Sure, it's just one poll of many, but October marks a crummy month for sentiment about the federal Affordable Care Act.
For the first time since President Obama signed it into law in March 2010, more than half of those polled — 51 percent — told researchers from the Kaiser Family Foundation they had an unfavorable view of the measure overhauling health care. Only 34 percent said they viewed the law favorably, a post-passage low.
And both those numbers were due primarily to waning support among Democrats, who, until now, have been highly supportive of the measure.
"The public is in a sour mood, including Democrats who drove this month's more negative views" toward the law, said Kaiser Family Foundation President and CEO Drew Altman. "I doubt underlying views about the ACA have really shifted much, but the public's mood has shifted and made poll respondents more negative about almost anything we ask them about."
While slightly more than half of Democrats (52 percent) still say they have a favorable view of the law, that was down 13 percentage points from 65 in Sept. Similarly, only 27 percent of Democrats now say they think the law will make them better off, down from 43 percent the month before.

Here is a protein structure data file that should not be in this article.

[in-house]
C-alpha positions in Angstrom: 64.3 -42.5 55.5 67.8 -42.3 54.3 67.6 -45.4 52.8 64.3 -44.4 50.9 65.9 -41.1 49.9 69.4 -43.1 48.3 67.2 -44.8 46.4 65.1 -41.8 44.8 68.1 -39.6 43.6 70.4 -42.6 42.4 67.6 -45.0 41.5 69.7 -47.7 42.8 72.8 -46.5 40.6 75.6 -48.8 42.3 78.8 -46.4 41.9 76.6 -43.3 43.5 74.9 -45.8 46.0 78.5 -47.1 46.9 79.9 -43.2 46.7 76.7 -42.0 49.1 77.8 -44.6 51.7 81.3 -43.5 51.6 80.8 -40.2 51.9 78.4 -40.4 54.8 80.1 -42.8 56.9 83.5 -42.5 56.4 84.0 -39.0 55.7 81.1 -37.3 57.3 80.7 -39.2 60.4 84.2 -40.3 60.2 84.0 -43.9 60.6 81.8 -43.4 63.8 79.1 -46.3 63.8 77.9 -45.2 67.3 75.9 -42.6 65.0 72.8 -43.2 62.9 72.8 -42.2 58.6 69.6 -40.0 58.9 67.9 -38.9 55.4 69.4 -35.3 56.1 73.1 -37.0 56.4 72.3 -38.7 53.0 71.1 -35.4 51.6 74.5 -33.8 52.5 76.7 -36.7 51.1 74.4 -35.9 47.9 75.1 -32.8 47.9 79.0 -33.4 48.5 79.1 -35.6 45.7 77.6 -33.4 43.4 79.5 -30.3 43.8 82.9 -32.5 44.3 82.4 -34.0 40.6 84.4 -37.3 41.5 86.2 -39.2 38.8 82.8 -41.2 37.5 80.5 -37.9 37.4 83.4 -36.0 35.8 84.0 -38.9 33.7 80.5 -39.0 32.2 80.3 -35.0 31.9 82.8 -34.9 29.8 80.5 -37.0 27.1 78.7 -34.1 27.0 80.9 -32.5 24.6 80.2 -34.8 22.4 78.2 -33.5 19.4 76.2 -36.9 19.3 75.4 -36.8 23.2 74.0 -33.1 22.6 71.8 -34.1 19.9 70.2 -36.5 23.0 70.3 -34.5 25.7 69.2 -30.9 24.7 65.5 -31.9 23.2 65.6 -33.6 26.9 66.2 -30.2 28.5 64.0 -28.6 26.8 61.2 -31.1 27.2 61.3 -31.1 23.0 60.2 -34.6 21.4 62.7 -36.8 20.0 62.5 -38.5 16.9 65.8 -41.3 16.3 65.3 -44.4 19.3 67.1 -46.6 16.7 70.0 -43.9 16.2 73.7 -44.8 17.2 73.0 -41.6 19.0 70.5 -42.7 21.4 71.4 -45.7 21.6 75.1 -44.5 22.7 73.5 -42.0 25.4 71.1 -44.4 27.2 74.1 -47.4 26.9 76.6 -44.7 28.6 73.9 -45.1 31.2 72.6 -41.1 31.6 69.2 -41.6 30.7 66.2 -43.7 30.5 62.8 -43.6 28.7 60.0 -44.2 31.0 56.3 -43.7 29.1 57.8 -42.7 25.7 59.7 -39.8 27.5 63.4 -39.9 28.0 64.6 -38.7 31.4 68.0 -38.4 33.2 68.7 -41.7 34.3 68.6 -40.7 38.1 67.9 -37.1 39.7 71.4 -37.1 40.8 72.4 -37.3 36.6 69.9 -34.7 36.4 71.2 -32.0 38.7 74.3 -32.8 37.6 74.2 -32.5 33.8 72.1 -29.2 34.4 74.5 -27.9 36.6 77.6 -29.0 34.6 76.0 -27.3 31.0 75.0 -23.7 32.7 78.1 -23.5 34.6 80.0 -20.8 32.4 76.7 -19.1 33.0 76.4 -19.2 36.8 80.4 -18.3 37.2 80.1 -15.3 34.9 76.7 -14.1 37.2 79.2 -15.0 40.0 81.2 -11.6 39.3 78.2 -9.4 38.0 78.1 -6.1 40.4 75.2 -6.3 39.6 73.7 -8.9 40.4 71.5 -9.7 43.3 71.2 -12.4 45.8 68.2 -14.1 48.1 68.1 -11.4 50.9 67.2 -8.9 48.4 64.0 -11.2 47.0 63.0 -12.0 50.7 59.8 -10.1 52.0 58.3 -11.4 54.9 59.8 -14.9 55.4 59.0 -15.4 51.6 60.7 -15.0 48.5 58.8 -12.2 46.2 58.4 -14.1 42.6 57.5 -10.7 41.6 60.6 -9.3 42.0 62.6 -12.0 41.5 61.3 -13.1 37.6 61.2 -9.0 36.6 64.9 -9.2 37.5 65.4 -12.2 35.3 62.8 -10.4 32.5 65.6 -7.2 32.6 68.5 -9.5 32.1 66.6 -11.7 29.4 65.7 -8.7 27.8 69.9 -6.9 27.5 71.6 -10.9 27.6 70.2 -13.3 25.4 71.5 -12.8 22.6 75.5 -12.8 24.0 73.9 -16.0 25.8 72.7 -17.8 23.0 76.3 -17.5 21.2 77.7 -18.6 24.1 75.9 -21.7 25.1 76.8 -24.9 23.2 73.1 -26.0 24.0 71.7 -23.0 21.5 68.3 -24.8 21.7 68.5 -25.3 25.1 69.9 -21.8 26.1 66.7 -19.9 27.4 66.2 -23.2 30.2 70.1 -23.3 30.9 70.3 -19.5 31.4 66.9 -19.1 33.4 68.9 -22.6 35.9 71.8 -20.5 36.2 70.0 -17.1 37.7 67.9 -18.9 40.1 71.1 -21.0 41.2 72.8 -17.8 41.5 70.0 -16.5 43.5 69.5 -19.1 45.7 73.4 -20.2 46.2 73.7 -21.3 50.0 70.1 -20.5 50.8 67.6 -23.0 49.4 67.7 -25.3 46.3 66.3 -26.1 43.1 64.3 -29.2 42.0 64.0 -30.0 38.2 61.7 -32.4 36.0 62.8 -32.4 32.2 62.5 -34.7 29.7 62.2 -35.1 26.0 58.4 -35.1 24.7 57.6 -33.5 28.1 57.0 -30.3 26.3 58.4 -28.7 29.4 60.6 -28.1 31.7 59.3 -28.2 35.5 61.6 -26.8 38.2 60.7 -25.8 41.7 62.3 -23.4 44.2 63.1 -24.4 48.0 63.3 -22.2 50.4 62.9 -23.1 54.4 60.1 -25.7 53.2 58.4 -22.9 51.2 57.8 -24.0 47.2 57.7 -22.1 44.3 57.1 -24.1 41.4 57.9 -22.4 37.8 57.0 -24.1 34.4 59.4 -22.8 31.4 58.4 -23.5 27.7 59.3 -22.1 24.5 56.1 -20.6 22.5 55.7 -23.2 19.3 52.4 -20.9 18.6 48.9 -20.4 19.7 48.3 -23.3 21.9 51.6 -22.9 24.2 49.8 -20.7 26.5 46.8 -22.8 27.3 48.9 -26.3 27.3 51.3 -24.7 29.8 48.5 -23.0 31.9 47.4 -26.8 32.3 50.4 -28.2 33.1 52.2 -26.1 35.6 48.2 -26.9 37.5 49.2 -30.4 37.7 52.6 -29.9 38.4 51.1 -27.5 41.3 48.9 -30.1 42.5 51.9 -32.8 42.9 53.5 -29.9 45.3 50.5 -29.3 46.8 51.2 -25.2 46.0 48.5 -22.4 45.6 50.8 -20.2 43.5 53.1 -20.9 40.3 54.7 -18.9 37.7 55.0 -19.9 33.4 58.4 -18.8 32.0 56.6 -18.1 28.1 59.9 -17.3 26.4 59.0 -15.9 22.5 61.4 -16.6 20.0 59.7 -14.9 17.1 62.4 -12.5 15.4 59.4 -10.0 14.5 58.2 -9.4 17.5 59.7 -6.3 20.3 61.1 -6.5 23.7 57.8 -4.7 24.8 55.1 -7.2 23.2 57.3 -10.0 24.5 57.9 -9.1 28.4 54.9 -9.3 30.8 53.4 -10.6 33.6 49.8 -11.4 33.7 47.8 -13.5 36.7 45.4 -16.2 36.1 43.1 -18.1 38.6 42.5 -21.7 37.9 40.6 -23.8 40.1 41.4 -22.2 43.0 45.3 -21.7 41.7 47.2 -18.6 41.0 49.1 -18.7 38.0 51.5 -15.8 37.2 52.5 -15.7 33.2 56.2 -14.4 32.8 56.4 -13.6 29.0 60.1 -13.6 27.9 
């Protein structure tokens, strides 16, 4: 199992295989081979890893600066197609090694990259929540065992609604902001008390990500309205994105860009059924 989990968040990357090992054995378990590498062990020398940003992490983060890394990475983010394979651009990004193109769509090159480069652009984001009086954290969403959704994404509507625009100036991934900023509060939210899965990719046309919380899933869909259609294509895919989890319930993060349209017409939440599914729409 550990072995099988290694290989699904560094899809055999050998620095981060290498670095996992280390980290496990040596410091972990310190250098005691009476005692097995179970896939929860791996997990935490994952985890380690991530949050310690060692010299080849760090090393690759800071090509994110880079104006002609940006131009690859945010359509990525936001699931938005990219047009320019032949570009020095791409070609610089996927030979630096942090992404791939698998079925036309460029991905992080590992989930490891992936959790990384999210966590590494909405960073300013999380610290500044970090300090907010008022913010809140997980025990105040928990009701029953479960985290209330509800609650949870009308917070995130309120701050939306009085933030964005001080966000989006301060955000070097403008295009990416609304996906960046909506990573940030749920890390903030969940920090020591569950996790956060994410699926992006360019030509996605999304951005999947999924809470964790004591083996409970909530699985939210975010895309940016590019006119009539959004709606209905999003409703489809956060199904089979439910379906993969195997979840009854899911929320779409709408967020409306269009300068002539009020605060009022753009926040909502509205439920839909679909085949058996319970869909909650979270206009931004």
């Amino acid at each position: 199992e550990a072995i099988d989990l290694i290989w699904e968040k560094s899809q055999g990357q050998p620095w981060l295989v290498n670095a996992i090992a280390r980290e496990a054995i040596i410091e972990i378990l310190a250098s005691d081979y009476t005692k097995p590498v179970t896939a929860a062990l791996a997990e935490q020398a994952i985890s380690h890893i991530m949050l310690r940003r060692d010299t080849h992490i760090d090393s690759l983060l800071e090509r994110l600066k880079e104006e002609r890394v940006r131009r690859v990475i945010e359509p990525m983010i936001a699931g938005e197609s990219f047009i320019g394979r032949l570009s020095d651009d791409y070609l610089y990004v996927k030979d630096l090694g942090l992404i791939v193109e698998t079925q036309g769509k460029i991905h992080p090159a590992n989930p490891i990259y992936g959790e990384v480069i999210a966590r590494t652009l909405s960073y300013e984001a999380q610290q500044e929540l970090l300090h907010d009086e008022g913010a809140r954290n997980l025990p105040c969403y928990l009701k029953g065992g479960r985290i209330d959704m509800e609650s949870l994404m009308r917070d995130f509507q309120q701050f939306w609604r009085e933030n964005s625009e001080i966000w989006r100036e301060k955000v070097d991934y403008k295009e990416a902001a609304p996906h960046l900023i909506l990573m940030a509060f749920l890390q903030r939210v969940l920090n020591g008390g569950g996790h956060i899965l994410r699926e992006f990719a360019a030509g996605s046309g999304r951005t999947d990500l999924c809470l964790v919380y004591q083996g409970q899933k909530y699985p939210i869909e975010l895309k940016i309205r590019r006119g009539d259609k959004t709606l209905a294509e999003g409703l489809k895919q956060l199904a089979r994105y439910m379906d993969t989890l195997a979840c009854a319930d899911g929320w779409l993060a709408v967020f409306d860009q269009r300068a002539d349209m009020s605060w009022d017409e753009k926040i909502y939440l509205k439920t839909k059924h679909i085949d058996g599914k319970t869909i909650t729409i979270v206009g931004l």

Republicans, on the other hand, remain steadfast in their intense dislike of the measure. More than 8 in 10 have an unfavorable view of the law, with 63 percent saying their view is very unfavorable.
Meanwhile, despite the heated debate among the Republican presidential candidates about whether former Massachusetts Gov. Mitt Romney's health plan was or was not the foundation for the federal health law, it appears neither Republicans nor Democrats have much of a clue when it comes to that state's novel law. Massachusetts in 2006 became the first in the nation to require most people to either have insurance or pay a tax penalty.
Yet three-quarters of Democrats and 70 percent of Republicans said they didn't know enough about the Massachusetts law to express a favorable or unfavorable view of it. Similar majorities said they didn't know enough to say if the Massachusetts law is working well, or whether it's similar or different from the federal measure.
There is some slightly bad news for Romney, however. Of the Republicans who did express views on his landmark achievement, only three percent said they had a favorable view, compared to 23 percent who view it unfavorably, and only 3 percent say it's working well, compared to 18 percent who say it's not.